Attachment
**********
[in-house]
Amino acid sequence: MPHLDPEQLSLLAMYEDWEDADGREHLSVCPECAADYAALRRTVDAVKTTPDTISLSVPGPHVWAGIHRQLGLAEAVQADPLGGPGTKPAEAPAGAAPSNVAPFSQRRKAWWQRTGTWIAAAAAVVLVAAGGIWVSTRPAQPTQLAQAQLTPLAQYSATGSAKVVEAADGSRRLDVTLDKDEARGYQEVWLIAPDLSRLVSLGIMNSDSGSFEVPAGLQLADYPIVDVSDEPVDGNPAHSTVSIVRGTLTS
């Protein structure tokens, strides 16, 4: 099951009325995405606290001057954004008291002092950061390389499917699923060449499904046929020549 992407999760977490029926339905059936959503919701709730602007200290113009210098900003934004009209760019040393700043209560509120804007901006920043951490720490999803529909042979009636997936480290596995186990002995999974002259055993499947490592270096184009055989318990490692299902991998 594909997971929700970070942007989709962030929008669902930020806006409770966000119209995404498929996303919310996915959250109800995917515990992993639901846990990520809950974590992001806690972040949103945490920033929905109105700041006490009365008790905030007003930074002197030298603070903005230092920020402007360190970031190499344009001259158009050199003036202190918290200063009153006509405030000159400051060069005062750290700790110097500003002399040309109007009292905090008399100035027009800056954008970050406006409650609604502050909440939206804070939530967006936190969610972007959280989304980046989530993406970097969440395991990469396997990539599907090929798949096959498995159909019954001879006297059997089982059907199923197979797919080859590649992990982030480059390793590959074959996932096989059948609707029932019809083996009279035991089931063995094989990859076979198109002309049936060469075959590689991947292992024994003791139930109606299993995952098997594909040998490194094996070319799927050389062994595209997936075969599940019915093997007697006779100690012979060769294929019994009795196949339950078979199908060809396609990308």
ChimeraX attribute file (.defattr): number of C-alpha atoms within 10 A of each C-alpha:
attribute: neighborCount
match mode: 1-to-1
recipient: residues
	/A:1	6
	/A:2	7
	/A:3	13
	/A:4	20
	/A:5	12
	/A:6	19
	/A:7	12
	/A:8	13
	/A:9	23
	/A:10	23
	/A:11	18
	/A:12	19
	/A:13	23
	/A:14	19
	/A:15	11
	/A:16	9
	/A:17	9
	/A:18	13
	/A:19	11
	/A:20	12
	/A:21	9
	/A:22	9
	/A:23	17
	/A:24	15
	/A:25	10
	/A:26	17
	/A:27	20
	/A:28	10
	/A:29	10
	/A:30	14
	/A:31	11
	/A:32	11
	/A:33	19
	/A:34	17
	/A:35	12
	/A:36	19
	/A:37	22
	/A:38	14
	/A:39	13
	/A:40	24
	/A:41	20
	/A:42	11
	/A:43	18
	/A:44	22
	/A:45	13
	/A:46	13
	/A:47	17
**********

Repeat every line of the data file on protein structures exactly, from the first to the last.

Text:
[in-house]
Amino acid sequence: MPHLDPEQLSLLAMYEDWEDADGREHLSVCPECAADYAALRRTVDAVKTTPDTISLSVPGPHVWAGIHRQLGLAEAVQADPLGGPGTKPAEAPAGAAPSNVAPFSQRRKAWWQRTGTWIAAAAAVVLVAAGGIWVSTRPAQPTQLAQAQLTPLAQYSATGSAKVVEAADGSRRLDVTLDKDEARGYQEVWLIAPDLSRLVSLGIMNSDSGSFEVPAGLQLADYPIVDVSDEPVDGNPAHSTVSIVRGTLTS
């Protein structure tokens, strides 16, 4: 099951009325995405606290001057954004008291002092950061390389499917699923060449499904046929020549 992407999760977490029926339905059936959503919701709730602007200290113009210098900003934004009209760019040393700043209560509120804007901006920043951490720490999803529909042979009636997936480290596995186990002995999974002259055993499947490592270096184009055989318990490692299902991998 594909997971929700970070942007989709962030929008669902930020806006409770966000119209995404498929996303919310996915959250109800995917515990992993639901846990990520809950974590992001806690972040949103945490920033929905109105700041006490009365008790905030007003930074002197030298603070903005230092920020402007360190970031190499344009001259158009050199003036202190918290200063009153006509405030000159400051060069005062750290700790110097500003002399040309109007009292905090008399100035027009800056954008970050406006409650609604502050909440939206804070939530967006936190969610972007959280989304980046989530993406970097969440395991990469396997990539599907090929798949096959498995159909019954001879006297059997089982059907199923197979797919080859590649992990982030480059390793590959074959996932096989059948609707029932019809083996009279035991089931063995094989990859076979198109002309049936060469075959590689991947292992024994003791139930109606299993995952098997594909040998490194094996070319799927050389062994595209997936075969599940019915093997007697006779100690012979060769294929019994009795196949339950078979199908060809396609990308």
ChimeraX attribute file (.defattr): number of C-alpha atoms within 10 A of each C-alpha:
attribute: neighborCount
match mode: 1-to-1
recipient: residues
	/A:1	6
	/A:2	7
	/A:3	13
	/A:4	20
	/A:5	12
	/A:6	19
	/A:7	12
	/A:8	13
	/A:9	23
	/A:10	23
	/A:11	18
	/A:12	19
	/A:13	23
	/A:14	19
	/A:15	11
	/A:16	9
	/A:17	9
	/A:18	13
	/A:19	11
	/A:20	12
	/A:21	9
	/A:22	9
	/A:23	17
	/A:24	15
	/A:25	10
	/A:26	17
	/A:27	20
	/A:28	10
	/A:29	10
	/A:30	14
	/A:31	11
	/A:32	11
	/A:33	19
	/A:34	17
	/A:35	12
	/A:36	19
	/A:37	22
	/A:38	14
	/A:39	13
	/A:40	24
	/A:41	20
	/A:42	11
	/A:43	18
	/A:44	22
	/A:45	13
	/A:46	13
	/A:47	17